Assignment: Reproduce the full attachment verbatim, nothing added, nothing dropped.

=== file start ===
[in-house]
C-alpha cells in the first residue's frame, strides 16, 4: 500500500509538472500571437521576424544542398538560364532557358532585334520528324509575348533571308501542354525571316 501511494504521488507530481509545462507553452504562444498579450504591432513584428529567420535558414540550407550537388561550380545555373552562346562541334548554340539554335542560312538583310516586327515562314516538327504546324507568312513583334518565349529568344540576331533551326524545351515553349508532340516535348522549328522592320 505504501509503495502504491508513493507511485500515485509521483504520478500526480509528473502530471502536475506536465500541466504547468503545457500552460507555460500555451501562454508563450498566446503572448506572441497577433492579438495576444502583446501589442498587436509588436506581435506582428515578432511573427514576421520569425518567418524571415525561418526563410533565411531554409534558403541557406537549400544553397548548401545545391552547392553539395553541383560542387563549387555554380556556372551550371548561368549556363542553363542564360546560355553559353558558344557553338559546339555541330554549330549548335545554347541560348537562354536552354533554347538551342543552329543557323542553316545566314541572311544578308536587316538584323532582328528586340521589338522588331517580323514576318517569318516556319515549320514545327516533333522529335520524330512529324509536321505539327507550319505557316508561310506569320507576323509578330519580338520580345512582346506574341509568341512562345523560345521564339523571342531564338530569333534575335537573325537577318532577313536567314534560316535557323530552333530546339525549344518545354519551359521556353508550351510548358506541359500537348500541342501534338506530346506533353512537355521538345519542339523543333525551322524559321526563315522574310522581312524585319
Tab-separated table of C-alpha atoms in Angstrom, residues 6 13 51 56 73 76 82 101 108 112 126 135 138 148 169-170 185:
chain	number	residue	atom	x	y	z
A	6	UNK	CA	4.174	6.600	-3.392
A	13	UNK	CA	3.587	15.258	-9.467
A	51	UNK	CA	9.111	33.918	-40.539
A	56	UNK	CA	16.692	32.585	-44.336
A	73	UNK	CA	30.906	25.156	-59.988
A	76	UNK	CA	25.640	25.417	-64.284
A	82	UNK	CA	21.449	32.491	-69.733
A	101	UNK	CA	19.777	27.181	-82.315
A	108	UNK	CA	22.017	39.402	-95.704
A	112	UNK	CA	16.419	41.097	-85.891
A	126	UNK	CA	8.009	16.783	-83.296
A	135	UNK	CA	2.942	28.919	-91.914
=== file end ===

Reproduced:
[in-house]
C-alpha cells in the first residue's frame, strides 16, 4: 500500500509538472500571437521576424544542398538560364532557358532585334520528324509575348533571308501542354525571316 501511494504521488507530481509545462507553452504562444498579450504591432513584428529567420535558414540550407550537388561550380545555373552562346562541334548554340539554335542560312538583310516586327515562314516538327504546324507568312513583334518565349529568344540576331533551326524545351515553349508532340516535348522549328522592320 505504501509503495502504491508513493507511485500515485509521483504520478500526480509528473502530471502536475506536465500541466504547468503545457500552460507555460500555451501562454508563450498566446503572448506572441497577433492579438495576444502583446501589442498587436509588436506581435506582428515578432511573427514576421520569425518567418524571415525561418526563410533565411531554409534558403541557406537549400544553397548548401545545391552547392553539395553541383560542387563549387555554380556556372551550371548561368549556363542553363542564360546560355553559353558558344557553338559546339555541330554549330549548335545554347541560348537562354536552354533554347538551342543552329543557323542553316545566314541572311544578308536587316538584323532582328528586340521589338522588331517580323514576318517569318516556319515549320514545327516533333522529335520524330512529324509536321505539327507550319505557316508561310506569320507576323509578330519580338520580345512582346506574341509568341512562345523560345521564339523571342531564338530569333534575335537573325537577318532577313536567314534560316535557323530552333530546339525549344518545354519551359521556353508550351510548358506541359500537348500541342501534338506530346506533353512537355521538345519542339523543333525551322524559321526563315522574310522581312524585319
Tab-separated table of C-alpha atoms in Angstrom, residues 6 13 51 56 73 76 82 101 108 112 126 135 138 148 169-170 185:
chain	number	residue	atom	x	y	z
A	6	UNK	CA	4.174	6.600	-3.392
A	13	UNK	CA	3.587	15.258	-9.467
A	51	UNK	CA	9.111	33.918	-40.539
A	56	UNK	CA	16.692	32.585	-44.336
A	73	UNK	CA	30.906	25.156	-59.988
A	76	UNK	CA	25.640	25.417	-64.284
A	82	UNK	CA	21.449	32.491	-69.733
A	101	UNK	CA	19.777	27.181	-82.315
A	108	UNK	CA	22.017	39.402	-95.704
A	112	UNK	CA	16.419	41.097	-85.891
A	126	UNK	CA	8.009	16.783	-83.296
A	135	UNK	CA	2.942	28.919	-91.914